(Photo by April Joyner)
Brad Hargreaves knows about the downside of tying one’s personal identity to a career.
For six months after shutting down his failed college startup, a venture-backed online game called GoCrossCampus that he founded at Yale, he felt depressed and aimless.
“I had no direction, no purpose, no career at all,” said the General Assembly cofounder. “My only identification was as an entrepreneur.”
Hargreaves, who’s now running venture-backed coliving company Common, proved willing to dive into thorny personal topics during his talk at TechBreakfast’s Startup Spectacular event featuring workshops on building, growing and funding a business. It’s not that much of a surprise — we’ve mentioned Hargreaves’ thoughtful nature before.
Drawing upon his experience at General Assembly, Hargreaves spoke about realizing when your company has outgrown you.
“We hired an amazing executive team,” he said. “Unless you’re the CEO, and you’re holding the vision, there’s always someone who can do your job better.”
That realization helped Hargreaves find what he believes to be a huge market opportunity, which he’s now pursuing with Common. The residential real estate company seeks to improve the rental experience for city-dwellers by applying the operational and branding model used in the hotel industry.
Hargreaves also spoke of his initiation into starting companies as a student at Yale, liquidating antique furniture the university sought to sell off. After that, he founded GoCrossCampus, his first bona fide company. The product was an online game, similar to Risk, based upon college rivalries. The company raised $2 million but went bust, Hargreaves said, because it had no clear path to revenue. That’s how he learned his first business lesson.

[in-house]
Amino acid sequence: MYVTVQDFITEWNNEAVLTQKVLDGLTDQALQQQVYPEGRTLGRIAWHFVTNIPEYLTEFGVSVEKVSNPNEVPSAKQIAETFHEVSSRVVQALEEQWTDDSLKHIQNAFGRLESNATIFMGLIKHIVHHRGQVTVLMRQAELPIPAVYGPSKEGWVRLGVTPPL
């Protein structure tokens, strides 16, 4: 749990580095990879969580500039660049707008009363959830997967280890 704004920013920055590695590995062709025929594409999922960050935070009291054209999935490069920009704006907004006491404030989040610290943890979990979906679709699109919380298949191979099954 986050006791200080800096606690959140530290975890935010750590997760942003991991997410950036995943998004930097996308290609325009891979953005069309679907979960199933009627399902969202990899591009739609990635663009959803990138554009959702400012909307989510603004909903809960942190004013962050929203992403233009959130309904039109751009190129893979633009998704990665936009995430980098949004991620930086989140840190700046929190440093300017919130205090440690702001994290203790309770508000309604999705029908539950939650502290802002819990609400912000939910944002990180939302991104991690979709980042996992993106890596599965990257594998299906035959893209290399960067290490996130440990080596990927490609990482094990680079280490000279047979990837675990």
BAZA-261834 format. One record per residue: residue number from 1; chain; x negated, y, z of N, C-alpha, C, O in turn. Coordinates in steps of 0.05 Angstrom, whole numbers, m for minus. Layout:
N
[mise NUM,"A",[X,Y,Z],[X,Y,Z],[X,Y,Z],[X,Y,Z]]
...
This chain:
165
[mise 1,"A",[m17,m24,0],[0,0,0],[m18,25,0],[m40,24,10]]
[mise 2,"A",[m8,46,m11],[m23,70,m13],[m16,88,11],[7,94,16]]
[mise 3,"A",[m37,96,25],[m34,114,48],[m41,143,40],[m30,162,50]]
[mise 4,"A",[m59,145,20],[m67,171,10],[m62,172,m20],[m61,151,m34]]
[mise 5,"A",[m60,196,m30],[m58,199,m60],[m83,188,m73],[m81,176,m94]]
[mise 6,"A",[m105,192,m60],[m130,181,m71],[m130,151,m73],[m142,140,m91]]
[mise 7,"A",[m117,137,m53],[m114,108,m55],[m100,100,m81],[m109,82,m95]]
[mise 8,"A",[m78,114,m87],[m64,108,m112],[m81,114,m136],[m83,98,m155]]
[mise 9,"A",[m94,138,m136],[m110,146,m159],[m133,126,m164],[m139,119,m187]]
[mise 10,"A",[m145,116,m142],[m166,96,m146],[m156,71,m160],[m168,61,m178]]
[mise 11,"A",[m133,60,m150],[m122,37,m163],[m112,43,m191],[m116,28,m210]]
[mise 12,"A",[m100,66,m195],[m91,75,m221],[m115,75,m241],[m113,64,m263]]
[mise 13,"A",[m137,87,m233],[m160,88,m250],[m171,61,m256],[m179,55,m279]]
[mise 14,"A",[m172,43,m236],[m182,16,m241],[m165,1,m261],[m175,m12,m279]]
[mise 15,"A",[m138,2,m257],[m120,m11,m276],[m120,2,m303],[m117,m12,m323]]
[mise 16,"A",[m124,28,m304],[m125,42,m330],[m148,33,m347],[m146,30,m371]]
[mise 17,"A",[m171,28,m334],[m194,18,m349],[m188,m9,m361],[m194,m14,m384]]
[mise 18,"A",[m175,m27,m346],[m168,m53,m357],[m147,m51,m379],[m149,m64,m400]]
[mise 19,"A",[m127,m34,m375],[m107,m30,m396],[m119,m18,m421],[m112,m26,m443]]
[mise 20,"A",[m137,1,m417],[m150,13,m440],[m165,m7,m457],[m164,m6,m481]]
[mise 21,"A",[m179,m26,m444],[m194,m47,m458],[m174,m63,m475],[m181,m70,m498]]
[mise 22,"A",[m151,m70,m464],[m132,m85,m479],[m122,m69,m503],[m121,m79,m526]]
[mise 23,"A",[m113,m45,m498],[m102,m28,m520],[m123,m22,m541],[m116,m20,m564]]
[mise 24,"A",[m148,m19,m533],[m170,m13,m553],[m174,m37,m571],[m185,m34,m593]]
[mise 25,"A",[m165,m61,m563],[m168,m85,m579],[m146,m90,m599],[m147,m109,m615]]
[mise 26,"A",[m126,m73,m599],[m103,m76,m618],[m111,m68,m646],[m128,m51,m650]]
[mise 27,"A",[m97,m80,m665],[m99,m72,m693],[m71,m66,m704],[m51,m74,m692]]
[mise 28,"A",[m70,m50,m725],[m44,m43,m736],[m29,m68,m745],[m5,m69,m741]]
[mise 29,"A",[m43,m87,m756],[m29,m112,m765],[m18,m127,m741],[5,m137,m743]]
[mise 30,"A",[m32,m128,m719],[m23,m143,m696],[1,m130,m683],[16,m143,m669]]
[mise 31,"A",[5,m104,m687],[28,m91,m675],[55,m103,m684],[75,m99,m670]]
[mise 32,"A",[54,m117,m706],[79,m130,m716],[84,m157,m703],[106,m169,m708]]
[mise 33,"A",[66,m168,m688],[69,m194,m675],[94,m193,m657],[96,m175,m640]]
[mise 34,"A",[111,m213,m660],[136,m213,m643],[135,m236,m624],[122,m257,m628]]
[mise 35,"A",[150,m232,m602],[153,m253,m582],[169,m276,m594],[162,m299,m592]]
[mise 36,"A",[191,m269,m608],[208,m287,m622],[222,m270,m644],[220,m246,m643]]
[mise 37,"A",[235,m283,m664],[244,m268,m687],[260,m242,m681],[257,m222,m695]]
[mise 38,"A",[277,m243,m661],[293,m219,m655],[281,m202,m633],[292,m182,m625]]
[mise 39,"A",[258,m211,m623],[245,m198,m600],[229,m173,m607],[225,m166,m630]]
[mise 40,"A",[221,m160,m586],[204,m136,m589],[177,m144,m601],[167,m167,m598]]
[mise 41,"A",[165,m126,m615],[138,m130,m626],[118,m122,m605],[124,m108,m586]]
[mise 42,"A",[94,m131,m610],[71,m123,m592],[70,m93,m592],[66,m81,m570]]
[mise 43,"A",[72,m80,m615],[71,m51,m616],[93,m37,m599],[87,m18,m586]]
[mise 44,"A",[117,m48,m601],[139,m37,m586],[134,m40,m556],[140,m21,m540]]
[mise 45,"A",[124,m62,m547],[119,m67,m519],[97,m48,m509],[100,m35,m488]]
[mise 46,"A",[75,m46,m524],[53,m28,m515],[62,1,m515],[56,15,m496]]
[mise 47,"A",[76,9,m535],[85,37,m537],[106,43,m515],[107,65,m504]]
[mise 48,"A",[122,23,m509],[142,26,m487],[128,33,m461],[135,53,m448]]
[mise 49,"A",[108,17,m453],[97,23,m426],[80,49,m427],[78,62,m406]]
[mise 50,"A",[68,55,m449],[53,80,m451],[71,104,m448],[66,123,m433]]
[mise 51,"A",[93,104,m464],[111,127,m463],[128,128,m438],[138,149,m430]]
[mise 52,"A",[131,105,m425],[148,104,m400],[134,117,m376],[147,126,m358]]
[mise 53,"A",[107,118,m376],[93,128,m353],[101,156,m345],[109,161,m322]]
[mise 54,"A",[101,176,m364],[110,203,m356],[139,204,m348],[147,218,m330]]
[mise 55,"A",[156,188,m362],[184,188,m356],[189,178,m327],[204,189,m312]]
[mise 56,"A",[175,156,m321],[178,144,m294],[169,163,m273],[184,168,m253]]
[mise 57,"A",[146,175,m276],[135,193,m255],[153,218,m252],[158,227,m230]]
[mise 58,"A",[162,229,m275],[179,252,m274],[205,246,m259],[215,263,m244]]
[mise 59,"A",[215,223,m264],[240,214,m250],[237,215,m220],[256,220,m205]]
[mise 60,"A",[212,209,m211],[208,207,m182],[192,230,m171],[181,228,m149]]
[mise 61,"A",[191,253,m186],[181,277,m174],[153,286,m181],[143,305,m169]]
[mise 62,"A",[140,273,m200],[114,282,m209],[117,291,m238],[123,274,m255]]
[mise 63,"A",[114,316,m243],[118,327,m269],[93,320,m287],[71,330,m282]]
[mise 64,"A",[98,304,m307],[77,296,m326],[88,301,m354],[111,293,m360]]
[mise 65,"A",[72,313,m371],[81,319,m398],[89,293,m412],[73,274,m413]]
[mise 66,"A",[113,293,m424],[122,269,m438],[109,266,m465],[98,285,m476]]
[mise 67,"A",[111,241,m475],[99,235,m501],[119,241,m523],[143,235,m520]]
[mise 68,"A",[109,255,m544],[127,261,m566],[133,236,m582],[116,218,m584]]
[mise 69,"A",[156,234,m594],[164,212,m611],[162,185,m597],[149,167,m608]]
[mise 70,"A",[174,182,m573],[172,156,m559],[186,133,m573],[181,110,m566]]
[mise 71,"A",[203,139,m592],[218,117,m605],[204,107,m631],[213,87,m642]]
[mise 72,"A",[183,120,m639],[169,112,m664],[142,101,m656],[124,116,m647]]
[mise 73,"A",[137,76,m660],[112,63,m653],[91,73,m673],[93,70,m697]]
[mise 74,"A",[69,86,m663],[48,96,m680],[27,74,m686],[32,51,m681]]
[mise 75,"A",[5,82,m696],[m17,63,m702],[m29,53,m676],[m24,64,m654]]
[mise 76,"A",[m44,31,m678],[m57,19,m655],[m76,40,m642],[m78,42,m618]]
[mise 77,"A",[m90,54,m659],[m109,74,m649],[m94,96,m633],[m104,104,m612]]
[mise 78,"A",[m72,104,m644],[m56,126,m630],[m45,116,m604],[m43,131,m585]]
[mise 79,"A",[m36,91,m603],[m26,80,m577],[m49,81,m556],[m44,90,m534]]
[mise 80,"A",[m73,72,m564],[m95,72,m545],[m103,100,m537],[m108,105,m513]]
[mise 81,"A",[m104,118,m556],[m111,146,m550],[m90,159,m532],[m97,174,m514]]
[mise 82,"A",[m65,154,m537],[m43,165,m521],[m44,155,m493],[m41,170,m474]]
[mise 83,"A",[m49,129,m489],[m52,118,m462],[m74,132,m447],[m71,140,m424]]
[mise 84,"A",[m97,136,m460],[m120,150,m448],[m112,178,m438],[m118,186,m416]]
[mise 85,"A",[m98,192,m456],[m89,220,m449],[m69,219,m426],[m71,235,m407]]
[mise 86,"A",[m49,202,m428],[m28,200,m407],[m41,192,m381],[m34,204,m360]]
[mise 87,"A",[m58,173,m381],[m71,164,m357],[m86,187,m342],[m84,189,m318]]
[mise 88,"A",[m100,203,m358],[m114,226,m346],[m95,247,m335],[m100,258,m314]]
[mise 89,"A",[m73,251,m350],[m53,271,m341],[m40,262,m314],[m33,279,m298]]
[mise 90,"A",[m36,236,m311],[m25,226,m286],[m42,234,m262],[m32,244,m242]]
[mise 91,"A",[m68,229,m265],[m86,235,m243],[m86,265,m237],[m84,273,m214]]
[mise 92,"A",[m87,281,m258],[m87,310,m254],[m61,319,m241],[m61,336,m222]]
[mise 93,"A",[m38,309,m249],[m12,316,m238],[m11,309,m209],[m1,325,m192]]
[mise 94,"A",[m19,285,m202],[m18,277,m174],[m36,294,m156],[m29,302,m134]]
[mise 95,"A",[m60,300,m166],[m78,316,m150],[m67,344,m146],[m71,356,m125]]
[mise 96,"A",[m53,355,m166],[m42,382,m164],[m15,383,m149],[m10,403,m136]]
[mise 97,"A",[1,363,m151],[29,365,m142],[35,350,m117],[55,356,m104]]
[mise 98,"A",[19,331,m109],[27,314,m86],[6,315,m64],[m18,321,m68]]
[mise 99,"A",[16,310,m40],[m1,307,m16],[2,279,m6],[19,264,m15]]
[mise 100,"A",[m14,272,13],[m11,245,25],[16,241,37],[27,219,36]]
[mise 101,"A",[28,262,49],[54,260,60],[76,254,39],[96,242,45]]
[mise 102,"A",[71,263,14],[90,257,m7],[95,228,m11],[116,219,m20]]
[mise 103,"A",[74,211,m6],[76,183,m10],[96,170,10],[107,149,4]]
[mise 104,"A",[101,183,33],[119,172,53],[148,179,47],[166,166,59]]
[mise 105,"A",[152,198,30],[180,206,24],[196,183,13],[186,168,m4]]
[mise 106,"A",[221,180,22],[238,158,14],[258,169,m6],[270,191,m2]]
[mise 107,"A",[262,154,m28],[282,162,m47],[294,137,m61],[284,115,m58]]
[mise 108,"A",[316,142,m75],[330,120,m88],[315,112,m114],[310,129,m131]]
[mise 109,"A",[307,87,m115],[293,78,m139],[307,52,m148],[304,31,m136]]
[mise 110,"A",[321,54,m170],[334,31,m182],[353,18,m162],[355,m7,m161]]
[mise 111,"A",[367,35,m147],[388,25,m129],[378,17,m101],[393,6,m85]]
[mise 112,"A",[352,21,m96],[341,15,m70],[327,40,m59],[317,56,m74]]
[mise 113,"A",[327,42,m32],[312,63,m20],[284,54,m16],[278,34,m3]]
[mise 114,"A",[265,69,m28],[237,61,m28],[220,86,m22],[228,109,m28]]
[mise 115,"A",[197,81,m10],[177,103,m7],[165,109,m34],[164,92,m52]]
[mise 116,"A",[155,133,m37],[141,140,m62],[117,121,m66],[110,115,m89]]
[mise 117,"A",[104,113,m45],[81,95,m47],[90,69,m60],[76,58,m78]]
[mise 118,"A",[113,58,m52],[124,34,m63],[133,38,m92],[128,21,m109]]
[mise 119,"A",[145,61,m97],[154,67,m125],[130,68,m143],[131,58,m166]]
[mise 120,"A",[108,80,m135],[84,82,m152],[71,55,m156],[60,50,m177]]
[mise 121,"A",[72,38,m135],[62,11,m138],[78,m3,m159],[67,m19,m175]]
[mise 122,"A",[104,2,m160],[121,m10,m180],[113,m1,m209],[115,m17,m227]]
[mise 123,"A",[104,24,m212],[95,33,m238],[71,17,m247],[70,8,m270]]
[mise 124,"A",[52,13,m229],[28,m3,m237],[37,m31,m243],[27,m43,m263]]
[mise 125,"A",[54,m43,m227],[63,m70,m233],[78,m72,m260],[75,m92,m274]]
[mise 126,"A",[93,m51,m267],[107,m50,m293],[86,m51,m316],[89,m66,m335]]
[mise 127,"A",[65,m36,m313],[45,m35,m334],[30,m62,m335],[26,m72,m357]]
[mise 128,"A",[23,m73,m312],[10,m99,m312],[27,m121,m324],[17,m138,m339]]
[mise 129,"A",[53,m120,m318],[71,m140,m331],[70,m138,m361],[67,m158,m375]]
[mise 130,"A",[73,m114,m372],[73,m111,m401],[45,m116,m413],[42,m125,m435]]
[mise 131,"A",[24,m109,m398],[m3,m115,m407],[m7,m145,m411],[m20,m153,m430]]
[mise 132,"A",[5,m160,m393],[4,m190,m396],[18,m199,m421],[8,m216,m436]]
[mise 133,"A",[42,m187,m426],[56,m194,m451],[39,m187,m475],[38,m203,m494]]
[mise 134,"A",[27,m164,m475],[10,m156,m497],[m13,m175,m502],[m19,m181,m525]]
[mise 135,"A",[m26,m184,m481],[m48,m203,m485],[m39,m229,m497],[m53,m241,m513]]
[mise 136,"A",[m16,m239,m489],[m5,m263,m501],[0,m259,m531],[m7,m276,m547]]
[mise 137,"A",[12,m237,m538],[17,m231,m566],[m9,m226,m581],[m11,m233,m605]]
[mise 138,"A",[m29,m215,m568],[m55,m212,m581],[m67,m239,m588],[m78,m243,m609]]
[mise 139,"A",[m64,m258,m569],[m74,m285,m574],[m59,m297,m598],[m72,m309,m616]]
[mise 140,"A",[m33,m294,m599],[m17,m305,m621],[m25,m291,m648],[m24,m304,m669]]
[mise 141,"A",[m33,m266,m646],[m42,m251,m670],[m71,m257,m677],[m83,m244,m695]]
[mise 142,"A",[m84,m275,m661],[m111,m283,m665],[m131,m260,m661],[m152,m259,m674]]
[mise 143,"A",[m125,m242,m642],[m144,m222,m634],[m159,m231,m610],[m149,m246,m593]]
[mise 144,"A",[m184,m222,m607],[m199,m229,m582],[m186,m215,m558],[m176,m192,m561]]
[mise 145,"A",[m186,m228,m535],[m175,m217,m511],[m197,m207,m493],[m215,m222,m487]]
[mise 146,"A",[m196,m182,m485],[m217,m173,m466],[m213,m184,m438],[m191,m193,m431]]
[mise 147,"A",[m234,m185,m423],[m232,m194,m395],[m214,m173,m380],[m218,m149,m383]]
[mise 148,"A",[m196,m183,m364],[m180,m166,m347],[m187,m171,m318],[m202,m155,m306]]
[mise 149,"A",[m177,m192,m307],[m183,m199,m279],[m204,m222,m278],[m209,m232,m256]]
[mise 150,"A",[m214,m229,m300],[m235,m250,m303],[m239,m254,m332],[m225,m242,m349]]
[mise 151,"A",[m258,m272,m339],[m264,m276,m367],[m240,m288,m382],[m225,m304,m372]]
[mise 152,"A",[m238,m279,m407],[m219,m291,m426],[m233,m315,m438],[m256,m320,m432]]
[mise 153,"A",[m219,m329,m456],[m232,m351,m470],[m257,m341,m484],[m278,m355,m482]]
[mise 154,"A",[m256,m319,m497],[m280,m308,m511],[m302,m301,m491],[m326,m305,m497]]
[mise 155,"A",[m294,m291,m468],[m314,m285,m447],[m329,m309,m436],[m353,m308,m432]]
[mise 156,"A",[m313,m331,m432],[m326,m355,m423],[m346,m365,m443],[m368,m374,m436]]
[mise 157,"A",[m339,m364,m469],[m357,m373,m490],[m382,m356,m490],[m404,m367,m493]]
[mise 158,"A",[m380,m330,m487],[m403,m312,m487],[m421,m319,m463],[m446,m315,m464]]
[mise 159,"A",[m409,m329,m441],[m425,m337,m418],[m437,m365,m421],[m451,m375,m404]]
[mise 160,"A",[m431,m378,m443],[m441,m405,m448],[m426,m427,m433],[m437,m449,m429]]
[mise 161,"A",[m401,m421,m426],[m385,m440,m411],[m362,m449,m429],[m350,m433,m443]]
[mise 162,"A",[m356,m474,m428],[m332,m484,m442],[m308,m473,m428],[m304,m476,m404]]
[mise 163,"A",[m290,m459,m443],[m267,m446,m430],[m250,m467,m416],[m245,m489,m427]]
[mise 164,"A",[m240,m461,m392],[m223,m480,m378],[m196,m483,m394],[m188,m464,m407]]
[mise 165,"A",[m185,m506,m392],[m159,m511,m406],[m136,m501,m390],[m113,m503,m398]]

“We never thought about how to make money, and we didn’t have the scale of Facebook or Twitter, where we could kick the can down the road,” he said.
His next company, General Assembly, was much more successful. The technology and design school now has 15 campuses and boasts more than 25,000 alumni, and according to Hargreaves, is now the largest trade school in the U.S. As General Assembly grew to hundreds of employees, Hargreaves got a crash course in scaling up: namely, not letting emotions take over decision-making.
One of his advisors gave him an exercise in management that he still uses today.
“Imagine being fired by your board tomorrow,” he said. “What would they do with the business next? And why aren’t you making those decisions?”
Though the specifics of his new industry are quite different from that of education, Hargreaves says his time at General Assembly has prepared him well for the challenge.
“Both industries have a lot of financial and regulatory complications,” he said. “I think the big opportunities now are in complicated industries. You can’t just go and start a company by building an app anymore.”-30-
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